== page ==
This theme area seeks to develop novel biomaterials and tissue engineering approaches for application in dental and broader body organ contexts and to relate their clinical performance to studies of their mechanical and biological properties.

Areas of research

Resin materials development

In the area of resin materials development, key activities include studies optimising the setting reactions of photoactive resins and resin-based composites using innovative techniques to analyse the change in optical properties, curing light characteristics, mechanical response of nanoparticulate resin composites and resin-modified ‘sandwich’ restorations.

Cement development

In cement development, our focus is on the generation and characterisation of high-strength bioresorbable calcium phosphate bone cements and their functionalisation as drug release carriers. Other dental and orthopaedic related research is developing durable, rapid-setting, injectable cements for minimally-invasive surgery. Cement-based endodontic sealing materials are also being developed and optimised, including the development of methods for the accelerated setting of mineral trioxide cement aggregates for use in root canal therapy.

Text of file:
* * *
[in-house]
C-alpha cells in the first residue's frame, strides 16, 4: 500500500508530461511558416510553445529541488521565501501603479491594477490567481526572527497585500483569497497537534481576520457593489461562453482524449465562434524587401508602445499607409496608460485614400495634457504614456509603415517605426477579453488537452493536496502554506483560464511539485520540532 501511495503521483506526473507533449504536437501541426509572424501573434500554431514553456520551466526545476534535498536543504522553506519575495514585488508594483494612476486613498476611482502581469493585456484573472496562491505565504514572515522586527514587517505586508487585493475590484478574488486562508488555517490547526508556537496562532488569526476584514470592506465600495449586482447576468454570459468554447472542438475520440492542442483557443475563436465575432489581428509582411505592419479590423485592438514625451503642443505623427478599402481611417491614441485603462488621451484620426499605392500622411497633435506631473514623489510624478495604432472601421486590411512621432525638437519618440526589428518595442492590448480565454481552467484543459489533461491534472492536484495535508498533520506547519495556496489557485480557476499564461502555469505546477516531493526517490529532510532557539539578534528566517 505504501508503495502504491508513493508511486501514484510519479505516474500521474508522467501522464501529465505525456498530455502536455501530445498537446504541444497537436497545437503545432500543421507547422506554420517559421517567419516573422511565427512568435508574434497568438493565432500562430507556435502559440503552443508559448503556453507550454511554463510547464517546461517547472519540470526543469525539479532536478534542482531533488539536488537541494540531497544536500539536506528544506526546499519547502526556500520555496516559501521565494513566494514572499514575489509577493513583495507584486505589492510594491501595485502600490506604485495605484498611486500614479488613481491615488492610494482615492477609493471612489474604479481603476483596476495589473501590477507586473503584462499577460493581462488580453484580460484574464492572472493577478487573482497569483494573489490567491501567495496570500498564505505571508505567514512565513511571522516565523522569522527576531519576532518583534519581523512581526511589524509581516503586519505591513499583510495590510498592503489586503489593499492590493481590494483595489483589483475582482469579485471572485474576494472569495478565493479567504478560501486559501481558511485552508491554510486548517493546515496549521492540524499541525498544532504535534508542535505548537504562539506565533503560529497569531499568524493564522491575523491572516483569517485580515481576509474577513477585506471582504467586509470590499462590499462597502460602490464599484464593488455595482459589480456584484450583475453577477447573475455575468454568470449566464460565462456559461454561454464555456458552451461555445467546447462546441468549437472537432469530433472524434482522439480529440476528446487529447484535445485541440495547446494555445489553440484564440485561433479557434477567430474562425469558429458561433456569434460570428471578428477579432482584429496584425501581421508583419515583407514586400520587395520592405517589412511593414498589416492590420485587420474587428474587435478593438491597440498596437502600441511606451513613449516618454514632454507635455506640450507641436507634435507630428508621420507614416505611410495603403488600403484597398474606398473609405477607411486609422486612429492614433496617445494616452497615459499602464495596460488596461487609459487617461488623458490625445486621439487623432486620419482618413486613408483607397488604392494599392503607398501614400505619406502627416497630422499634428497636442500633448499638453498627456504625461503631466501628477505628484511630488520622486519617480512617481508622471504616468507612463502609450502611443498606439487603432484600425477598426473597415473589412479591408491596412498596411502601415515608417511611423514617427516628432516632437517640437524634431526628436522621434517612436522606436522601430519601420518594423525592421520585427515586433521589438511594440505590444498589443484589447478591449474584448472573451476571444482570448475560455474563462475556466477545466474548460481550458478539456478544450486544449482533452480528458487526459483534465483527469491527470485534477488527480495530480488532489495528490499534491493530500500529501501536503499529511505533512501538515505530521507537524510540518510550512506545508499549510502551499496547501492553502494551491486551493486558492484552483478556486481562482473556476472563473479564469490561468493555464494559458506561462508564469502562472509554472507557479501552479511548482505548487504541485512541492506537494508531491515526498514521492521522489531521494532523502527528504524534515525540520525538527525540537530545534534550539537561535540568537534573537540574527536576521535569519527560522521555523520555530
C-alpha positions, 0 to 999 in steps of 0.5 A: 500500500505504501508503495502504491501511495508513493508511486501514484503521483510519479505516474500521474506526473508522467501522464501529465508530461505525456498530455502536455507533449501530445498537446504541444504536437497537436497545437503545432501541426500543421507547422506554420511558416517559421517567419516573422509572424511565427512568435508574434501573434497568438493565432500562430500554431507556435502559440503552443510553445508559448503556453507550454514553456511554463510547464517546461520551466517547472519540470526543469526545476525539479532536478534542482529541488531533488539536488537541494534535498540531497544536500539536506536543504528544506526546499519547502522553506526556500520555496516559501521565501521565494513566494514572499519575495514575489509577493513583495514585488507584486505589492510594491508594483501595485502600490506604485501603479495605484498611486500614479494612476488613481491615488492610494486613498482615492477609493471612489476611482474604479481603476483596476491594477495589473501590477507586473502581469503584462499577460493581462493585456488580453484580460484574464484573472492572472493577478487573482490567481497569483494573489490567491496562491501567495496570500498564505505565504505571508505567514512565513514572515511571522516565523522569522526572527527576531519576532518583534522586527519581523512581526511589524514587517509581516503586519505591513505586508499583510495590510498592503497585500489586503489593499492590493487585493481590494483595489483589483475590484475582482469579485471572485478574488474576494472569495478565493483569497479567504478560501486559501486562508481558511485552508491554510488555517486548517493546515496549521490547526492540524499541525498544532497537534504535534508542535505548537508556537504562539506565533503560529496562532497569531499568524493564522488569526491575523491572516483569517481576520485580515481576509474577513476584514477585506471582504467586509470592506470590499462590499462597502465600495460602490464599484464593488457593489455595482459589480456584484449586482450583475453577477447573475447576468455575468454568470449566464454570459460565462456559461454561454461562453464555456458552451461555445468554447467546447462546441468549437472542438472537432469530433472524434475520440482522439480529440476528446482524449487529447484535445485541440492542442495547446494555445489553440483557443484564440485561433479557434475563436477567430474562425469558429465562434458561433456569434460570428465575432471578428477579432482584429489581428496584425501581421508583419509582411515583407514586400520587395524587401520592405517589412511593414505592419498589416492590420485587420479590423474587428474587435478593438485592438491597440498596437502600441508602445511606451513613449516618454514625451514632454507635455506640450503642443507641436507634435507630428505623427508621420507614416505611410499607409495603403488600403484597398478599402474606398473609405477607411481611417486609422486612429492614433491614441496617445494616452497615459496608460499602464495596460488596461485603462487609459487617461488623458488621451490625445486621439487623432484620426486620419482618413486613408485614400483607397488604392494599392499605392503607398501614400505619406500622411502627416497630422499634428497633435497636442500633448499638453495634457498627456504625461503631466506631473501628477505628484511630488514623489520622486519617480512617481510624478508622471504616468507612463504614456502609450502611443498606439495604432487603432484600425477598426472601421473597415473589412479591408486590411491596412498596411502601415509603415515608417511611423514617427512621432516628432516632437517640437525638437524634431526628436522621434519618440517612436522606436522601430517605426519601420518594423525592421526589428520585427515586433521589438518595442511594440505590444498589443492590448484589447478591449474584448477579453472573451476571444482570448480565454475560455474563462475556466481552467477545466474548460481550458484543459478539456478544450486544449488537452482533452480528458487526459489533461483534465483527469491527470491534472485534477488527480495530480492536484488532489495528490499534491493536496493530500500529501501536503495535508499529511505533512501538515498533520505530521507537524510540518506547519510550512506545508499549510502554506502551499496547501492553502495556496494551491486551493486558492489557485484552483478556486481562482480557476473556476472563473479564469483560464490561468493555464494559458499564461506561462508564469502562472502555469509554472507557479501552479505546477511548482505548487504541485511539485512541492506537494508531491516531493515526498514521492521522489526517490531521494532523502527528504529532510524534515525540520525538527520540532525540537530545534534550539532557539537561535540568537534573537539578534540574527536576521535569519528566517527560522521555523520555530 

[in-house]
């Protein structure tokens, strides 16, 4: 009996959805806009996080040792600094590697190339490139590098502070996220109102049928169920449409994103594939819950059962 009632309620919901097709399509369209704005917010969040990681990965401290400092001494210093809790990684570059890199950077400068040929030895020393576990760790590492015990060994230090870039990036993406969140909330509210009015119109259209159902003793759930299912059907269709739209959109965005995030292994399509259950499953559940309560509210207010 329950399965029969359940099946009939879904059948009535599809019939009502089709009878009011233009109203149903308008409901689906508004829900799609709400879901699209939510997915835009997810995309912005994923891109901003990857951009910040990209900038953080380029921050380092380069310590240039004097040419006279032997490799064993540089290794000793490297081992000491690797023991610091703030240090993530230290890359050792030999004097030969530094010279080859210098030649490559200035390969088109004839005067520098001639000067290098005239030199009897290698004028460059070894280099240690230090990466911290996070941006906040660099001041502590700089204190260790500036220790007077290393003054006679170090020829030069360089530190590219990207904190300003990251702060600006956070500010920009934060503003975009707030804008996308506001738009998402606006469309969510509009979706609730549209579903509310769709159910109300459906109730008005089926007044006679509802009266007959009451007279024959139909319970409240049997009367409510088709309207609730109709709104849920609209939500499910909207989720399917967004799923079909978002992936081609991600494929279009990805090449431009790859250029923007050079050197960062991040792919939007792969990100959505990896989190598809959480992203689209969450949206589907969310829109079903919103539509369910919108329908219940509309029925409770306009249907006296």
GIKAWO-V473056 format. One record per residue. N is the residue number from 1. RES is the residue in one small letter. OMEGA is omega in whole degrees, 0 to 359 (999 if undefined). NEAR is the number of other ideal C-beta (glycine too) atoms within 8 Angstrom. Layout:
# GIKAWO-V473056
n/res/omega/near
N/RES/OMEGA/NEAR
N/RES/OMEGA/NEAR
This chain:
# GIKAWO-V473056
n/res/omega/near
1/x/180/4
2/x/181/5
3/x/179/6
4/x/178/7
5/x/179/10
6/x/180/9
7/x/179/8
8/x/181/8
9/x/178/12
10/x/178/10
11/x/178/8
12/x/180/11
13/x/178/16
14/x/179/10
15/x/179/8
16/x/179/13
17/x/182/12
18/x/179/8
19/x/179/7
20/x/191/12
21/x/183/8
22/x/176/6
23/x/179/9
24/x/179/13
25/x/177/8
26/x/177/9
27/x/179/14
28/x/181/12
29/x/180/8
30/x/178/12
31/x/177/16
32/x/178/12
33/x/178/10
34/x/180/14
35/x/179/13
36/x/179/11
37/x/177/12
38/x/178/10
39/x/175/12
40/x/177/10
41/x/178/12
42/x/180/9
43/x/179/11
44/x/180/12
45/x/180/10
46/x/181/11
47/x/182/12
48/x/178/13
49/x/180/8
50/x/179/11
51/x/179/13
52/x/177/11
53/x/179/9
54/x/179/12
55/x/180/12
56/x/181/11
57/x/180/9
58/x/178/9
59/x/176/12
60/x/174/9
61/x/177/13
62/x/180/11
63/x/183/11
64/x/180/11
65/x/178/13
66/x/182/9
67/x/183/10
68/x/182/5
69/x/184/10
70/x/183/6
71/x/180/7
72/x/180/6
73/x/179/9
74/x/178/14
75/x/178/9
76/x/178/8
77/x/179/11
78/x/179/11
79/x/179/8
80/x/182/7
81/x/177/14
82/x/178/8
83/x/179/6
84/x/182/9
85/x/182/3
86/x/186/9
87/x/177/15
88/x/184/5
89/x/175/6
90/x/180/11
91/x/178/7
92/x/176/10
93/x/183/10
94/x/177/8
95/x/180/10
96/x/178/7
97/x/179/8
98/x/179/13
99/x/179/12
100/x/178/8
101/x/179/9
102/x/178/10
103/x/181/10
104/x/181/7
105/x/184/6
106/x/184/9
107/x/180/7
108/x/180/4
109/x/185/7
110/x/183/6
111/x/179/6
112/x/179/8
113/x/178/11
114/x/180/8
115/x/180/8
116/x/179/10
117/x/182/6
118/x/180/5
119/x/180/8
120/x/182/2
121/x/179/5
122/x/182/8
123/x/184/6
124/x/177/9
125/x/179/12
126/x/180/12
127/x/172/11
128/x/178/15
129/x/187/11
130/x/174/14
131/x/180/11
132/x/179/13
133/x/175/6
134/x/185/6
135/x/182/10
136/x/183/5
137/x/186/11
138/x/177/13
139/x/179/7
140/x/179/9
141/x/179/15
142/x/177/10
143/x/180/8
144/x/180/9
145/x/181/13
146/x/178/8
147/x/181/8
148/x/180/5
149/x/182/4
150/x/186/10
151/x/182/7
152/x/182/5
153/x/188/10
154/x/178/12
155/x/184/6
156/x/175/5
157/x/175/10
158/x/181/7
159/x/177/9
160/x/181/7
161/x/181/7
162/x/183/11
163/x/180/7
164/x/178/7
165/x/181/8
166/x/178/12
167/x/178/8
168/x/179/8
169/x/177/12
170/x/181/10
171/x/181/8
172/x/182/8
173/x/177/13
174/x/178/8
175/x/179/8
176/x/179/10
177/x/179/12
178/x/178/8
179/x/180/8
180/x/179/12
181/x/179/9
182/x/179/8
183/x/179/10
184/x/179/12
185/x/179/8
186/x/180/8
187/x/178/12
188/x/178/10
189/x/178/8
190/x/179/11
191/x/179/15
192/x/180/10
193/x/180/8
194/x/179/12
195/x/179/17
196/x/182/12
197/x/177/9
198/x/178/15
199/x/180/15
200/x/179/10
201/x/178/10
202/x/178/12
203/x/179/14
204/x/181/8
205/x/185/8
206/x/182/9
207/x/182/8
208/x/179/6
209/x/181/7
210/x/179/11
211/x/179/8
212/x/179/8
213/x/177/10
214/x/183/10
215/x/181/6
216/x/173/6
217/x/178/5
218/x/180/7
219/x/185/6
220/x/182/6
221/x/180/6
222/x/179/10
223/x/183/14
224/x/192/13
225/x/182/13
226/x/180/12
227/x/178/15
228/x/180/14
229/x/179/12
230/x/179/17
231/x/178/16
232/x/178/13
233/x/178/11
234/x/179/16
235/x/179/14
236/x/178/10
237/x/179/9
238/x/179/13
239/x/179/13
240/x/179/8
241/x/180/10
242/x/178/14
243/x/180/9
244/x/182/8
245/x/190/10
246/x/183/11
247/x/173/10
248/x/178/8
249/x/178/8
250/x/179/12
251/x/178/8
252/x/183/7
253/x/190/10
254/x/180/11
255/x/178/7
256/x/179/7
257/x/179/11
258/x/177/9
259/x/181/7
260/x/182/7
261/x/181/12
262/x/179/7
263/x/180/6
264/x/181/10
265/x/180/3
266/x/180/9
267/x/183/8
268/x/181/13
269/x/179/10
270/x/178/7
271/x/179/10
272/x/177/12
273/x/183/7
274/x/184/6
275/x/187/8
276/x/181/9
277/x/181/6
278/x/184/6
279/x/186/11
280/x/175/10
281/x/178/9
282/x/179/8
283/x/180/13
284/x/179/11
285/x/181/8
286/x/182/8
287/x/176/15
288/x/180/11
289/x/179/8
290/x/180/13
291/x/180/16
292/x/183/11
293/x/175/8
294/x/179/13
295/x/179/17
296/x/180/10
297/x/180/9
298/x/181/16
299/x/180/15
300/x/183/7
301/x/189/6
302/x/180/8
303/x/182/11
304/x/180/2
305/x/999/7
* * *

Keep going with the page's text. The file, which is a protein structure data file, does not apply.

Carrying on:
Materials-cell/-tissue interactions and tissue engineering

The area of materials-cell/-tissue interactions and tissue engineering spans a range of activities aimed at clinical translation. Our implant integration work has recently been supported by a NIHR Clinician Scientist Award to explore implant driven tissue inflammation in collaboration with the periodontal research group.

This work is complemented by studies on osteoblast responses to micro- and nano-structures and overall this area aims to identify novel diagnostic markers of implant failure and develop implant materials with enhanced biocompatibility. In the bone biology area, studies are investigating the effects of altering the proton density on nanophase hydroxyapatite (HA) surfaces to enhance bone formation and reduce resorption and to determine how HA-based bone substitute graft materials are resorbed in the body.

Collaborative industrial research (funded by Orthopaedic Research UK) is also aimed at developing spring reinforced tissue engineered ‘bone-to-bone’ ligament replacements. Strategies for promoting osteogenic differentiation of bone marrow stem cells using different materials/processing, eg octacalcium phosphate scaffolds, are also being investigated along with utilising hydrogel tissue technologies and rapid prototyping for the development of next generation bone replacement materials. Hydrogel-based approaches for oral mucosa tissue engineering are also being examined to identify novel clinical delivery methodologies and provide disease relevant models.